‘A Hard Day’s Night’ helped fuel Beatlemania


“A Hard Day’s Night”

The Beatles certainly turned the world of music on its ear, but they revolutionized movies, too.

The “Fab Four” were getting a hold on the international market for their songs when United Artists agreed to handle their 1964 film “A Hard Day’s Night,” which Turner Classic Movies shows Thursday, July 2. The picture was conceived as a long commercial for the soundtrack album, but it emerged as much, much more, thanks to the stars’ trademark cheekiness and the energetic and inventive directing of Richard Lester.

Up to that time, movies that showcased pop music usually were a matter of having the artists simply stand and sing their songs, often backed by a full band that was nowhere to be seen on the screen. “A Hard Day’s Night” presented the Beatles romping all over London, often with frenzied fans in close pursuit, and also made a point of frequently showing the lads playing their guitars (or in Ringo Starr’s case, his drums) while performing their tunes.

The film also is notable for having Starr, John Lennon, Paul McCartney and George Harrison essentially play themselves … something that hadn’t been done often with such other musically inclined movie stars of the era as Pat Boone and Connie Francis. The fun that the Beatles have with the conceit is evident early in “A Hard Day’s Night,” during a train trip that finds them introducing Paul’s “very clean” grandfather (Wilfrid Brambell) and gleefully antagonizing a stuffy compartment-mate (Richard Vernon).


The freeform style of “A Hard Day’s Night” is what makes it such a joy. Other rock groups would try to jump on the movie bandwagon soon after, and even the Beatles themselves hit some hurdles trying to duplicate the formula with “Help!” (with Lester as director again), but “A Hard Day’s Night’s” relatively loose structure set the pace and remains a giant chunk of its magic.

A couple of brief appearances have become legendary over the years since “ A Hard Day’s Night” initially was released. Pattie Boyd, who plays a student thrilled to encounter the Beatles on the train, would marry George Harrison a couple of years afterward (and Eric Clapton later); and among the studio audience members watching the Beatles stage a TV performance toward the end of the movie is rock-star-to-be Phil Collins.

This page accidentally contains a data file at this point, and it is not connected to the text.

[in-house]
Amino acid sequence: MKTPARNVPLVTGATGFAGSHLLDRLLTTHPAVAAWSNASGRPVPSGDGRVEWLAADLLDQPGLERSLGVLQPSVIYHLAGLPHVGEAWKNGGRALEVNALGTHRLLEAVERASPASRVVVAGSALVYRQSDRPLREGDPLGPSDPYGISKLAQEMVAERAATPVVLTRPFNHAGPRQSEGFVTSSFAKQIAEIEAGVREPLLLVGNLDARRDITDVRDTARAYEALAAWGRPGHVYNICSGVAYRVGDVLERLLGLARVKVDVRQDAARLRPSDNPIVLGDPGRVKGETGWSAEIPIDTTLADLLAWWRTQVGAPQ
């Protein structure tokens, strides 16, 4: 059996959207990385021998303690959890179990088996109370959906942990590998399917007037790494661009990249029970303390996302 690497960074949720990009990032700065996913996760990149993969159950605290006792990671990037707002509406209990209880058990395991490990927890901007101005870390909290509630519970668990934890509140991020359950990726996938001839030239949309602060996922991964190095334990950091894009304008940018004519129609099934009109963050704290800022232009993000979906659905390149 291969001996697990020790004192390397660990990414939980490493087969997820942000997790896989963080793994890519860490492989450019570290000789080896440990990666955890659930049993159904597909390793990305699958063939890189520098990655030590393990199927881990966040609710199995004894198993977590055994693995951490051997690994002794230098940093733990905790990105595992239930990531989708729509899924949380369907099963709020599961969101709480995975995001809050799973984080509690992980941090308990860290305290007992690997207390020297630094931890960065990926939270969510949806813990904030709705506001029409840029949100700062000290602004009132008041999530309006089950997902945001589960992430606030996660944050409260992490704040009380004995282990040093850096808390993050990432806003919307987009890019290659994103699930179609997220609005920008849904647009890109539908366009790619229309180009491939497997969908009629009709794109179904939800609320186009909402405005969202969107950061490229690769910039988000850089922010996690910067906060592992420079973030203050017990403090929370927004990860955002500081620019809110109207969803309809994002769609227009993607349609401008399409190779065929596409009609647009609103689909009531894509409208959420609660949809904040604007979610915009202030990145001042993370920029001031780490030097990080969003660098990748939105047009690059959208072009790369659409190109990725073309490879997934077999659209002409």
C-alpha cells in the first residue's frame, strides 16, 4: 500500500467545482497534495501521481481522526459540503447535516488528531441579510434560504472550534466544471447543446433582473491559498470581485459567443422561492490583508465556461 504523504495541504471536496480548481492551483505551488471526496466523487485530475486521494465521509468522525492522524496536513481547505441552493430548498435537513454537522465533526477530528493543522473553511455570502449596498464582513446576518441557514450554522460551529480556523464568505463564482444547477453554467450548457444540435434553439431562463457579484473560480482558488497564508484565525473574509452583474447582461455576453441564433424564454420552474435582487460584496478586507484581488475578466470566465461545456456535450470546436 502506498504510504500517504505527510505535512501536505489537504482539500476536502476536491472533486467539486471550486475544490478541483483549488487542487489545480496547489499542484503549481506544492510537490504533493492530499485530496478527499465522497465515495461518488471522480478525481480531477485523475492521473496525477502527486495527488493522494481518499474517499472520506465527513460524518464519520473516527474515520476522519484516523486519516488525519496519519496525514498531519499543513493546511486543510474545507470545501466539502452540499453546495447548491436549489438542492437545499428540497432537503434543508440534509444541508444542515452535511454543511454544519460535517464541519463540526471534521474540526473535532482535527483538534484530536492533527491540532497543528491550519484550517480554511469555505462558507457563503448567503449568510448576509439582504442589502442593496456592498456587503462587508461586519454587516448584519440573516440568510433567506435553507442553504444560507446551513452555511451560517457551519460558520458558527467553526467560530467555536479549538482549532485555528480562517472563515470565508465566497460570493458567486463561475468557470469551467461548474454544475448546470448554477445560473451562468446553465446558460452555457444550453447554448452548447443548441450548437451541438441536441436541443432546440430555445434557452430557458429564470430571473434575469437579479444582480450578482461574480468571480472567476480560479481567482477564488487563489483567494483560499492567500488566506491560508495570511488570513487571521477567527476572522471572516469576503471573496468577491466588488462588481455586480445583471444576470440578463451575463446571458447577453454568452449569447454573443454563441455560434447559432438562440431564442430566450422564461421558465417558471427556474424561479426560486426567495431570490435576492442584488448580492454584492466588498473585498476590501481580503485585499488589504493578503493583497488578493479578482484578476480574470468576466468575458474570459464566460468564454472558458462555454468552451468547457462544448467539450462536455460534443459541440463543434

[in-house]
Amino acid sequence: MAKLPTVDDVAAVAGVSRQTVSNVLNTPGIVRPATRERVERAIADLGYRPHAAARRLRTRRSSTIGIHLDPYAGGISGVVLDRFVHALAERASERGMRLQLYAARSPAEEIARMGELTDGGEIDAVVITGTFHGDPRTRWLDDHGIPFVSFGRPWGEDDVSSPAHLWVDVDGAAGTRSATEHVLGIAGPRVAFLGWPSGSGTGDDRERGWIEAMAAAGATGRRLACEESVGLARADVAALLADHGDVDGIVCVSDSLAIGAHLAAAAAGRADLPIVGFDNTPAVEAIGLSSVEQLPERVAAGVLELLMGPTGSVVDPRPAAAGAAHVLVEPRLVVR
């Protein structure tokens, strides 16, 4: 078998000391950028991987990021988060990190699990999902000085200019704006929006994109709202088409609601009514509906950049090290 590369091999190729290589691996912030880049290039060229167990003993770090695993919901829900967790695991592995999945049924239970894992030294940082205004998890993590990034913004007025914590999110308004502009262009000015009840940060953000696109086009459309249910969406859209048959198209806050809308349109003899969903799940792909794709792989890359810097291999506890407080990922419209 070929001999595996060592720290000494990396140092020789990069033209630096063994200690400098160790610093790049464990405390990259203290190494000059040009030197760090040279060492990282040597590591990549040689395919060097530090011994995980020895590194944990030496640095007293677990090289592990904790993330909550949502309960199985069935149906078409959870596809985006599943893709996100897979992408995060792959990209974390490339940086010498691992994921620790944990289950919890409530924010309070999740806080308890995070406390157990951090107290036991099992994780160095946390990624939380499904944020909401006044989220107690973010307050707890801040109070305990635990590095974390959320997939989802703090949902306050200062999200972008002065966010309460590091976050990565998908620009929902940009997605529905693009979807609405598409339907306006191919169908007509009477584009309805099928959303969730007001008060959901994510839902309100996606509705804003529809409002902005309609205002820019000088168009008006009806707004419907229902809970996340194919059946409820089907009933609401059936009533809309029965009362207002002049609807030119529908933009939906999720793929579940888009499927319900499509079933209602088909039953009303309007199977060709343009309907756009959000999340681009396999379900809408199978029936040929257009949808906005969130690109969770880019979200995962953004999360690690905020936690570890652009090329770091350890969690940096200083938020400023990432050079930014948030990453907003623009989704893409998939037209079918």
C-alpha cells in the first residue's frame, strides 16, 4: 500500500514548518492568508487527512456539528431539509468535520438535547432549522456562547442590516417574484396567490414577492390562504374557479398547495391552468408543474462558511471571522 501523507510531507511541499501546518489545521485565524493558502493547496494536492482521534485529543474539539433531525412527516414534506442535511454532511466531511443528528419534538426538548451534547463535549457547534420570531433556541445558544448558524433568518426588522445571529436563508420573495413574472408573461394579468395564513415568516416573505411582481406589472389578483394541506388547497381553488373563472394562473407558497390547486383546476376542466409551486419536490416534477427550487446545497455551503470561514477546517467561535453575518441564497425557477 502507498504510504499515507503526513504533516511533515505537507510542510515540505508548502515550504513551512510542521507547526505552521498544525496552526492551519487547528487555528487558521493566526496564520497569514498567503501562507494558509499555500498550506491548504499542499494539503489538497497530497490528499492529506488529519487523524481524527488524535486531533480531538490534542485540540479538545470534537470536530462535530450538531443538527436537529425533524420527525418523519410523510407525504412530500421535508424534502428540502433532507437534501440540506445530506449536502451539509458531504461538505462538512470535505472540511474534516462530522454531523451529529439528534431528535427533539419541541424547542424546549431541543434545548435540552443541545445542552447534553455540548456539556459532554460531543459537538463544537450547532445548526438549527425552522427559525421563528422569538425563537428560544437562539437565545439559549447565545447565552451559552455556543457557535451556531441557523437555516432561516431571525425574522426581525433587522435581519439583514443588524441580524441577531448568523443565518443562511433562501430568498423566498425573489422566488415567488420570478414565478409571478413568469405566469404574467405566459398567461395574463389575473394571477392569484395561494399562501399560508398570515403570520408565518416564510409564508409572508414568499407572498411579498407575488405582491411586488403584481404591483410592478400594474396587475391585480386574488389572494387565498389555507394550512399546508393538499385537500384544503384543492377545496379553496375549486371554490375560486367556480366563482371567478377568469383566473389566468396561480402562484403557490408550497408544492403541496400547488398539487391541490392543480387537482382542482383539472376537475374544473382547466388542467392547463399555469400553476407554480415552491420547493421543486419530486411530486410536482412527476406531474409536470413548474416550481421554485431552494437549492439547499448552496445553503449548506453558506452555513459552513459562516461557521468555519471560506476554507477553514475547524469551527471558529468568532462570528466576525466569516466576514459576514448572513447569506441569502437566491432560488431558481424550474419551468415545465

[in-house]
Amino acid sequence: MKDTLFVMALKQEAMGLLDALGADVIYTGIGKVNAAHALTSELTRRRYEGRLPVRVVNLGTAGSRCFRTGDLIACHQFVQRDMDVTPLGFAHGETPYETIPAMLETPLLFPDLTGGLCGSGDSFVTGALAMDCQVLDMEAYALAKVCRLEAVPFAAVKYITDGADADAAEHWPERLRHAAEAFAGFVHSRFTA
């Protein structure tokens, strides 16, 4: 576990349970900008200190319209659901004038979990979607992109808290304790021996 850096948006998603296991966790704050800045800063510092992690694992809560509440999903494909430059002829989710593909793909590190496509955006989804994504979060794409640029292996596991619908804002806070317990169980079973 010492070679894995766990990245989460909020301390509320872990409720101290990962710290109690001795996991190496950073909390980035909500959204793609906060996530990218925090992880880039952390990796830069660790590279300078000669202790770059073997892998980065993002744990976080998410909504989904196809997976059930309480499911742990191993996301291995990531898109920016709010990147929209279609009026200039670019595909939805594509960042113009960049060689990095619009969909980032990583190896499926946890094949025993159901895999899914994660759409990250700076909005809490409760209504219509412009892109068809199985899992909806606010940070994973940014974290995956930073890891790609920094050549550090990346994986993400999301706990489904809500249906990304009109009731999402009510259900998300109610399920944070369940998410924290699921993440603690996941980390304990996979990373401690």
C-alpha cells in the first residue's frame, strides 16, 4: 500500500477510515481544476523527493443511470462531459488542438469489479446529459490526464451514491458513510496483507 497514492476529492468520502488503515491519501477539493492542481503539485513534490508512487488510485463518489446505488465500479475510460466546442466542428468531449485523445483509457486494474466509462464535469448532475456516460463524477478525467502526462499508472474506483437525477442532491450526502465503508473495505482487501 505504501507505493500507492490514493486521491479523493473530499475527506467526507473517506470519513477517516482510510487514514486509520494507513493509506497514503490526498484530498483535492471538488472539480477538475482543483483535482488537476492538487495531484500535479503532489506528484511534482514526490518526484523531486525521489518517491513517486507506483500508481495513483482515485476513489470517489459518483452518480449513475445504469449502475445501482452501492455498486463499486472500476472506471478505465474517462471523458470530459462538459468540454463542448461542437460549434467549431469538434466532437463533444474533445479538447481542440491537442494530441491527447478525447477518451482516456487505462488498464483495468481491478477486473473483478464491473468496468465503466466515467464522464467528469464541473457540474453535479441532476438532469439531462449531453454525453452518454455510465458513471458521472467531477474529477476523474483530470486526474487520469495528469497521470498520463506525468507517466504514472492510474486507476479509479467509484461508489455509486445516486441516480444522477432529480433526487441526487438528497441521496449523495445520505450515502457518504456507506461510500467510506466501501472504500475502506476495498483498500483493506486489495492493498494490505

And of course, there are the songs … literally hit after hit, including not only the title tune (obviously) but “Can’t Buy Me Love,” “If I Fell,” “All My Loving,” “I Should Have Known Better,” “Tell Me Why,” “I’m Happy Just to Dance With You” and “She Loves You.” (Yeah, yeah, yeah, indeed.)

“A Hard Day’s Night” continues to offer countless reasons still to be deemed fresh 55-plus years later, and that fact is likely to hold up for generations to come.


Jay Bobbin

Jay Bobbin

Jay Bobbin has decades of experience covering the television and movie businesses, winning Tribune Media Services’ Crown Jewel Award in 2008 for his performance in the company. Over those many years of interviewing and writing, he has spoken with everyone from Robert De Niro and John Travolta to Paul McCartney and Tony Bennett … from Meryl Streep and Julie Andrews to Taylor Swift and Carrie Underwood.

jbobbin has 2320 posts and counting.See all posts by jbobbin

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